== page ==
Passover Postmortem 2011

It’s hard to believe that we’ve been blogging for just over a year, but it’s not hard to believe we still have plenty to kvetch and kvell about. And Passover? We have something to say for each night.

Guess Who’s Coming to Dinner  —-   Last Thanksgiving, Joyce was sad that her guest list was small. On Passover, her daughter Samantha remedied that by inviting five college friends to the seder. It meant moving the table to the living room to fit 16 guests and cooking up a storm.

When Ellen opens the door for Elijah, she’s really hoping that one of her away-at-college kids will walk in. This year, two did. Her niece, who attends Drexel University, augmented the “fashionable young people” count the first night. And thanks to an all-expenses-paid Amtrak ticket, her son, Michael, was at his family’s seder table Tuesday night.

Joyce’s Matzah Ball Mania —–   After a failed matzah ball attempt a few years back, I started outsourcing my matzah ball production to Coopermarket, a local caterer. This year, I decided to bring the work back home. To make the soup, I used a quintessential grandmother’s chicken soup recipe from Edith Levin, aka Nan, my late step-grandmother. I also used her aluminum stockpot, which is older than I am. The Bon Appetit matzah ball recipe directed me to separate the egg whites and beat them to a fluff. I was sure this would make “floaters,” but they turned out to be sinkers – albeit tasty ones. So I turned to the Manischewitz matzah ball & soup mix that Ellen had given me. These were the floaters – and big ones at that. So each guest got a big one and a little one in Nan’s soup, and I got rave reviews.

Ellen’s Pesachdik Brownies —-  My aspiring chef son, Andy, is a good cook. So together we decided to carefully follow a recipe for Passover brownies. Baking from scratch would surely be better than the skimpy commercially made mix, the price-gouging kind that comes with the foil pan for $6.95! Andy used his professional knife to chop 22 ounces of unsweetened chocolate. We beat in 8 eggs and sugar. Stirred in matzah cake meal. Baked and tasted…. Surprise! It tasted like chocolate gravel. Unsweetened chocolate gravel. Somehow, something had gone terribly wrong — so wrong that the whole pan went directly into the trash. That’s why we suffer on Passover. The desserts are just so terrible.

Ellen Channels Martha Stewart —-  It was about an hour before the expected start of the seder and I was setting the table. Tablecloth, plates, wine and water glasses. Check. Cloth napkins and a haggadah at each place. Check. Seder plate with all its component parts. Check. Fill the Elijah’s cup with wine and the Miriam’s cup with water. Check. Turn around and knock over Miriam’s Cup, spilling water all over everything. Oy. Start over.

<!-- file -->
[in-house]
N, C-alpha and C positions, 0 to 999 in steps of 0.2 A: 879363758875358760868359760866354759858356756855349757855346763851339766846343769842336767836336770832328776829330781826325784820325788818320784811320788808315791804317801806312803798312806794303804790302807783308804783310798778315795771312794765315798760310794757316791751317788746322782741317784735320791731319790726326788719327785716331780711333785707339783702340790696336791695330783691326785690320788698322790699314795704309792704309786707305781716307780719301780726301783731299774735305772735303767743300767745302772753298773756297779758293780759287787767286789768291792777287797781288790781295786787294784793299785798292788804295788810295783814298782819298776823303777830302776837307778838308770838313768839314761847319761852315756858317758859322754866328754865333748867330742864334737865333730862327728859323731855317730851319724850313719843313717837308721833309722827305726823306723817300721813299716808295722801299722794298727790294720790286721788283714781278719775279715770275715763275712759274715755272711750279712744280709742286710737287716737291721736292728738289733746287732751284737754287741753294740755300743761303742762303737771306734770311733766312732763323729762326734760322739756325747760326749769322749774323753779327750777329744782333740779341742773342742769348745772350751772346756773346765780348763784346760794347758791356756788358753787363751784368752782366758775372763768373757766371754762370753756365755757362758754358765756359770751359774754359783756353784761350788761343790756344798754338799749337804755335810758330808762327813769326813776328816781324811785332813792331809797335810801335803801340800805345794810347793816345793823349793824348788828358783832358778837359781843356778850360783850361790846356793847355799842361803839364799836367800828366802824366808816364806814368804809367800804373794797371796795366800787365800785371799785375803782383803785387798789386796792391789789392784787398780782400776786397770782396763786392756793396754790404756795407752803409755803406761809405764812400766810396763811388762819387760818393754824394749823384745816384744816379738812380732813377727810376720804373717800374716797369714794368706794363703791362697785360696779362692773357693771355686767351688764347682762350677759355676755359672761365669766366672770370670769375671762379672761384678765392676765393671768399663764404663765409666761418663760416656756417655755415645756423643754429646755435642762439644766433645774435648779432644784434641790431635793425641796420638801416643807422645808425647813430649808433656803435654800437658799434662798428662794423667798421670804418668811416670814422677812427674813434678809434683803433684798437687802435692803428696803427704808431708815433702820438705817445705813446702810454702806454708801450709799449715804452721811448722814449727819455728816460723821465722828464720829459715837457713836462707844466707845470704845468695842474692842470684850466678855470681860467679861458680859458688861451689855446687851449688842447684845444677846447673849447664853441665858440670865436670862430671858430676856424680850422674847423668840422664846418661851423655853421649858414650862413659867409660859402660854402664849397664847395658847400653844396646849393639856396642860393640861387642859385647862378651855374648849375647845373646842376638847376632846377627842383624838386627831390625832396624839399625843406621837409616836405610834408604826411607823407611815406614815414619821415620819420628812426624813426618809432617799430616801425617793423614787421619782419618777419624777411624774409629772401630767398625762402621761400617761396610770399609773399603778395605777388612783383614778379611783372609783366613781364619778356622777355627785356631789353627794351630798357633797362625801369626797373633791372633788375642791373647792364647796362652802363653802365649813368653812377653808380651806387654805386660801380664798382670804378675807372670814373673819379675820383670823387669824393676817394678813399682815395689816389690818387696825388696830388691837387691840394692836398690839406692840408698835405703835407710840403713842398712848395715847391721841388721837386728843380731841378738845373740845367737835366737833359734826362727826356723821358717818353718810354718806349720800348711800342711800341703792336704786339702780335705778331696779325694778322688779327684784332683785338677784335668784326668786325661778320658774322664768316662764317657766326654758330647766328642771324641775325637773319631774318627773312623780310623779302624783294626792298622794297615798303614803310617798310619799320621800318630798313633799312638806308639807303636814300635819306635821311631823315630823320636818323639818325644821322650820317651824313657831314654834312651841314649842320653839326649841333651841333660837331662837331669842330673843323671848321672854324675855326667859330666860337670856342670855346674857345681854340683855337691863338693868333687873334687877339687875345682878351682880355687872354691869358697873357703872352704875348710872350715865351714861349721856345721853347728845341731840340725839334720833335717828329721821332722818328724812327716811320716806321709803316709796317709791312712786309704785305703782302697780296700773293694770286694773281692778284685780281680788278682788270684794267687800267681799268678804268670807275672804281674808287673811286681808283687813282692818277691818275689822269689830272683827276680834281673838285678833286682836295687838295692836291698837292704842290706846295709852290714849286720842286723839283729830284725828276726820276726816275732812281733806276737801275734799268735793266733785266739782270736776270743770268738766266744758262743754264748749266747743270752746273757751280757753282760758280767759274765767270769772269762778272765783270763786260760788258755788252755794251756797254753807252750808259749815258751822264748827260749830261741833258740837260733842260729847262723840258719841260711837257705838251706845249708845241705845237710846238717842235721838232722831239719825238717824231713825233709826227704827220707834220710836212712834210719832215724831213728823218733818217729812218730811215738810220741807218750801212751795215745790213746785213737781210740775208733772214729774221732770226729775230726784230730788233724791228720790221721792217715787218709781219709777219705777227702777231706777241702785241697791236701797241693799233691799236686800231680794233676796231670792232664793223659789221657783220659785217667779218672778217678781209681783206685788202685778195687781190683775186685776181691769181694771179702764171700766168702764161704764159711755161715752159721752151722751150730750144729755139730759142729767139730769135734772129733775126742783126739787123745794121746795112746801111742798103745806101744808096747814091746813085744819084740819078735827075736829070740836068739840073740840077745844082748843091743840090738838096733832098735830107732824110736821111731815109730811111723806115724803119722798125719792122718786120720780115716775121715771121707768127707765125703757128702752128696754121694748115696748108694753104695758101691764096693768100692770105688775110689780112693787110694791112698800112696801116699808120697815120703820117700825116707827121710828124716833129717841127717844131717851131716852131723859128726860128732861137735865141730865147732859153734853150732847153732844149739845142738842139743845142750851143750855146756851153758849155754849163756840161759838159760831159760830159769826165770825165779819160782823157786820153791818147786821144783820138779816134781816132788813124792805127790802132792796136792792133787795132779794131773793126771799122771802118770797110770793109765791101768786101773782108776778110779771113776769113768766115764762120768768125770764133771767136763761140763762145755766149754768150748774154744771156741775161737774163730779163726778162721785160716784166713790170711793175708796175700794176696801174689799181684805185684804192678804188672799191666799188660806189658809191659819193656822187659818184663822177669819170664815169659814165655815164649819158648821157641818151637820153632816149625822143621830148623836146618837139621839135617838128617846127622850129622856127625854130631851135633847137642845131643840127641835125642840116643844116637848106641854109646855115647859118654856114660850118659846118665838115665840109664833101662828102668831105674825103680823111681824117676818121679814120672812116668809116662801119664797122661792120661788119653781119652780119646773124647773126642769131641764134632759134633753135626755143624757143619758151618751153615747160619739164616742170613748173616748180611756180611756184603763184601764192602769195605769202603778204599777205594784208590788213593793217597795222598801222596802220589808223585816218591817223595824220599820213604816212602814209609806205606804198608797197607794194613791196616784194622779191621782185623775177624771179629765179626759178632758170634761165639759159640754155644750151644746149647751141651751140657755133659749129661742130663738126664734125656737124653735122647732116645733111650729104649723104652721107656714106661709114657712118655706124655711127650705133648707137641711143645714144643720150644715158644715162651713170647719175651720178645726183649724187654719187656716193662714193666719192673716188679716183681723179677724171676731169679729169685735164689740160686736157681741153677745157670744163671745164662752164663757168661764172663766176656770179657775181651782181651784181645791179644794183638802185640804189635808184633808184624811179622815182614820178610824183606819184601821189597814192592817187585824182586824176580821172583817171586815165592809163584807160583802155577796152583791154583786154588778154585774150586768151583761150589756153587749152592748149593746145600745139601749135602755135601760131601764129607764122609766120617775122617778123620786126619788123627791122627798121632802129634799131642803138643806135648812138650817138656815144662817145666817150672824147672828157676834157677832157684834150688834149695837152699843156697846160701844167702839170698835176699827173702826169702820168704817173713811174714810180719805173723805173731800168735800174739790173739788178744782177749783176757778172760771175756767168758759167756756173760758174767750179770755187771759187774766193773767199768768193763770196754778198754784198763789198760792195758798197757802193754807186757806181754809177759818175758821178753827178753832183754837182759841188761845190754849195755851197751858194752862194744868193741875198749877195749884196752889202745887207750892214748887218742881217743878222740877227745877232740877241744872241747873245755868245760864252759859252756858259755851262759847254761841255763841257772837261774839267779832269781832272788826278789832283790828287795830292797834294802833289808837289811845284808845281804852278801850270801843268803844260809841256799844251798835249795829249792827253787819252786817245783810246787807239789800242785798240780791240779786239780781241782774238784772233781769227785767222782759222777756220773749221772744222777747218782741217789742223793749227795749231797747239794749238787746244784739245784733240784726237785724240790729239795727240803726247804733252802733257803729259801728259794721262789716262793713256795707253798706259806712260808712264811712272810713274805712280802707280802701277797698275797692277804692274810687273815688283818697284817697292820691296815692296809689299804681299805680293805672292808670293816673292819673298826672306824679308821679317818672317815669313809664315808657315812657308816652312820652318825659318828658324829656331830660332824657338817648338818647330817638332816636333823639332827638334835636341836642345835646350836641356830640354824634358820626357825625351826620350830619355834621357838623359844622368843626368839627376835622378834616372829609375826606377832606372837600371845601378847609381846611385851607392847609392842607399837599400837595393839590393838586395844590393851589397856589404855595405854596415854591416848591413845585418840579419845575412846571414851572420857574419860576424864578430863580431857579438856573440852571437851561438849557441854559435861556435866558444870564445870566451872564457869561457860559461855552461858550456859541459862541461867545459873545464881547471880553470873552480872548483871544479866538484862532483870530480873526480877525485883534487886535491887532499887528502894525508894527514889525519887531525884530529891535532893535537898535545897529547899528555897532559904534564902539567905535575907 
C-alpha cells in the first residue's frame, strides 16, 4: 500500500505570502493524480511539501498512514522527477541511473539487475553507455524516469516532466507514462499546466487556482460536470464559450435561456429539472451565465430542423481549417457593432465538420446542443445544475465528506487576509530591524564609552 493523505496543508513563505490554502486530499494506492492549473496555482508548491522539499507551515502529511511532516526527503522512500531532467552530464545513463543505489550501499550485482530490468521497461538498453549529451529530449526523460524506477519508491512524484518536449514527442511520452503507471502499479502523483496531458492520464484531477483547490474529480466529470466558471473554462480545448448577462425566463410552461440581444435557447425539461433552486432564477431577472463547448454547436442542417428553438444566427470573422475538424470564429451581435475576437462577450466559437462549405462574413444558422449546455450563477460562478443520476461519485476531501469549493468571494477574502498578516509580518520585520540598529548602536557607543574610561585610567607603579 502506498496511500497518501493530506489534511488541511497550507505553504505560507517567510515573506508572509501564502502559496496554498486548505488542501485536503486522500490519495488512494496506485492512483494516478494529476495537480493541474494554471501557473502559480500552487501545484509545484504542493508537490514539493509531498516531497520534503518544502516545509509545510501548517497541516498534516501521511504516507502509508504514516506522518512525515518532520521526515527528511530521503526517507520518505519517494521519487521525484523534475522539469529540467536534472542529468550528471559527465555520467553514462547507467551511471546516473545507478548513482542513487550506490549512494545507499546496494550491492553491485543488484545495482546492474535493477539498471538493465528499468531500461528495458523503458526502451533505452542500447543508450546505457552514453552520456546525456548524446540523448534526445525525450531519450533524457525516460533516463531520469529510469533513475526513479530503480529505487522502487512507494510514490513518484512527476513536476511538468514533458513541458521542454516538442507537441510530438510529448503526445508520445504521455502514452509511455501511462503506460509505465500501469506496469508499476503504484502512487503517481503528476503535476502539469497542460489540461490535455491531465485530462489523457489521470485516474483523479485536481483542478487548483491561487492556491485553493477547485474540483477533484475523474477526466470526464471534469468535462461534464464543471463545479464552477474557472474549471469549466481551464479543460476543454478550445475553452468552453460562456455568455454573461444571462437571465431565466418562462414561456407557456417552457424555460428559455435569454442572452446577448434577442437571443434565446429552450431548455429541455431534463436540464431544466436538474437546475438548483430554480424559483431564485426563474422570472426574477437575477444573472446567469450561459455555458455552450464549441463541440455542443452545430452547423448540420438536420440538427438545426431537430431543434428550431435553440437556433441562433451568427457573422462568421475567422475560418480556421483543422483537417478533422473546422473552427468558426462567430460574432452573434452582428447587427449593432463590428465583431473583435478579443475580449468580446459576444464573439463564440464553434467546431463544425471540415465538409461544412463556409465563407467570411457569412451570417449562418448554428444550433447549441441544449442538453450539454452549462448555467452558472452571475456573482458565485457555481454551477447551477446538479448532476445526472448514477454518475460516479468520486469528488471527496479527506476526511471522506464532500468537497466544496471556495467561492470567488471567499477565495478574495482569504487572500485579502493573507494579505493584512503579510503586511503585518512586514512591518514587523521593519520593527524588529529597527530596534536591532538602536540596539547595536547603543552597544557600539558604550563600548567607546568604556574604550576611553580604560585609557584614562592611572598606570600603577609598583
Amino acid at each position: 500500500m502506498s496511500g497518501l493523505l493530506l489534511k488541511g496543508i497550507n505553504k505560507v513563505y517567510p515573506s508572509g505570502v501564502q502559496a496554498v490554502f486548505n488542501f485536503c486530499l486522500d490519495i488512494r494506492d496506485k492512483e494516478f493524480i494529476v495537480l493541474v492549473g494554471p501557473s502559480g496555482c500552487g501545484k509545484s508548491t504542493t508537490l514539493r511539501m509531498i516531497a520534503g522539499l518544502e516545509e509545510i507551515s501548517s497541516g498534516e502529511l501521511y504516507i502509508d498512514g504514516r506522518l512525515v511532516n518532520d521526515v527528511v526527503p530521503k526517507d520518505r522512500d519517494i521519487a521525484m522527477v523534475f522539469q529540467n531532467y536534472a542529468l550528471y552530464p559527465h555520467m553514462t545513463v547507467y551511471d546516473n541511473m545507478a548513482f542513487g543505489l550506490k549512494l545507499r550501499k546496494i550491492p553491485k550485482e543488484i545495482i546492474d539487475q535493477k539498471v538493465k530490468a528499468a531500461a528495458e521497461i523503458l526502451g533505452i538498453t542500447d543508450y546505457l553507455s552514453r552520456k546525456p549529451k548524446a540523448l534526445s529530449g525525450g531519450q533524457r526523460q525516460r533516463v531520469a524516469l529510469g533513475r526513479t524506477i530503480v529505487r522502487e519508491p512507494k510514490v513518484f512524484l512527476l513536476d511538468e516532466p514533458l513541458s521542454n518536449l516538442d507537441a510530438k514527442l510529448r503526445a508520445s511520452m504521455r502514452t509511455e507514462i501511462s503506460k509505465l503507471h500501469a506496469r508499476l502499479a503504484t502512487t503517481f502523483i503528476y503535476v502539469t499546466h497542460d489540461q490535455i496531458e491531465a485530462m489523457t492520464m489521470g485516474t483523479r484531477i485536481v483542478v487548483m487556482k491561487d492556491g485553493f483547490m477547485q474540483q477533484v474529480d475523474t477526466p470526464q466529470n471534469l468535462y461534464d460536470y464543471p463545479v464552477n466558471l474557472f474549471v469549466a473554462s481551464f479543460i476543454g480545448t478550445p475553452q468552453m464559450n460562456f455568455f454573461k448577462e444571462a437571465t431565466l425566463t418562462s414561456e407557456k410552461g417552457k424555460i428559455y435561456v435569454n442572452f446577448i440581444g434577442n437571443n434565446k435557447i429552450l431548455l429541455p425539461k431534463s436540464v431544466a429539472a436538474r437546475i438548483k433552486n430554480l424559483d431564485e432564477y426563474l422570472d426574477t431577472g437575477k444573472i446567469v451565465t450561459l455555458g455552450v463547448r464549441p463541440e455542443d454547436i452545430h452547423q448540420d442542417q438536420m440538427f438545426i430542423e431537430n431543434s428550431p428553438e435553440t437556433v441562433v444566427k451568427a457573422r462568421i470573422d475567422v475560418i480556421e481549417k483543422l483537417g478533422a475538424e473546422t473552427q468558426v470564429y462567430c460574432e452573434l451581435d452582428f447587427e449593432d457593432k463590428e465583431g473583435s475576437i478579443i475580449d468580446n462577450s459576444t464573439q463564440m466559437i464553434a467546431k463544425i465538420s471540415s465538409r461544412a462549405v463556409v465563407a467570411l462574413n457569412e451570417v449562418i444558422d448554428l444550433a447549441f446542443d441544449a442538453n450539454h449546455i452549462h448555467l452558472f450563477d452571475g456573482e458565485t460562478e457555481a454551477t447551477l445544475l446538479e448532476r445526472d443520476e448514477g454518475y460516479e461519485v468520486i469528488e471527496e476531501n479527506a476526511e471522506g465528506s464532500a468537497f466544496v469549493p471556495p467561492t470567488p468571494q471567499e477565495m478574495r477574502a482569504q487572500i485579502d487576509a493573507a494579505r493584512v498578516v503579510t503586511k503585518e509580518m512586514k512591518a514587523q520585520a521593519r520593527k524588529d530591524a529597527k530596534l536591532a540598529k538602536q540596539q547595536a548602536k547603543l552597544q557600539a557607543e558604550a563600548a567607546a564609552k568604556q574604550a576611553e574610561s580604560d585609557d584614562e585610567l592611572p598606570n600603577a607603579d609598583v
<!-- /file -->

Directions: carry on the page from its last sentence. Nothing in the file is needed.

Our Haggadot  —– Turns out that we both prefer a basic, family-friendly haggadah, rather than the traditional (and lengthy) version. Even though there are myriads of haggadot to choose from – new ones are published every year, from the feminist humanist modern to the eco-friendly vegan seder guide, we both cut and pasted to make our own personal version of what we consider the “essential” elements of the seder. So why did it surprise us that there were differences of opinion as to what was essential? Ellen really dislikes the story of the four sons, so she left it out. But she had to compromise and let her husband use a traditional haggadah on the second night that included every single one of the multi-verse songs that he loves at the end. Joyce’s son, Ben, glanced through his mom’s edited haggadah and saw that “the most important part” about Rabbi Gamliel was missing. How could she have done that? Joyce’s guests like to put on the masks and sing Had Gadya to the tune of Clementine. They all want to wear the Angel of Death or King of Kings mask. The Stick and the Ox aren’t so popular.

Ellen’s Passover Movie Review —  The weekend before Passover, David and I wasted hours  watched a newfangled 2006 British movie version of the Ten Commandments. It was on the GMC network – but judging from the rest of the line-up we still don’t know if it was the Gospel Music Channel or God Movie Channel. No matter. This Ten Commandments could not hold a candle to the star-studded Yul Brenner, Charlton Heston and Ann Baxter original. I had an inkling it would be bad when I spied Padma Lakshmi, the Top Chef judge, in the role of Moses’ Egyptian mother. Although the special effects for the plagues were good (Pharaoh did wake to frogs in his bed and frogs on his head), this version had way too many bloody battles among the Israelites for our tastes. We’ll stick with the original 1956 epic.

Dayenu —  It’s the name of one of the most familiar seder songs, and it literally means, “it would have been enough.” And that’s just how we’ll end this post – Dayenu!

This entry was posted in Jewish holidays, Passover and tagged , , , , , , . Bookmark the permalink.

2 Responses to Passover Postmortem 2011

  1. Love all the stories about passover. Keep the stories coming. ellensue


  2. Thank you for a great post.


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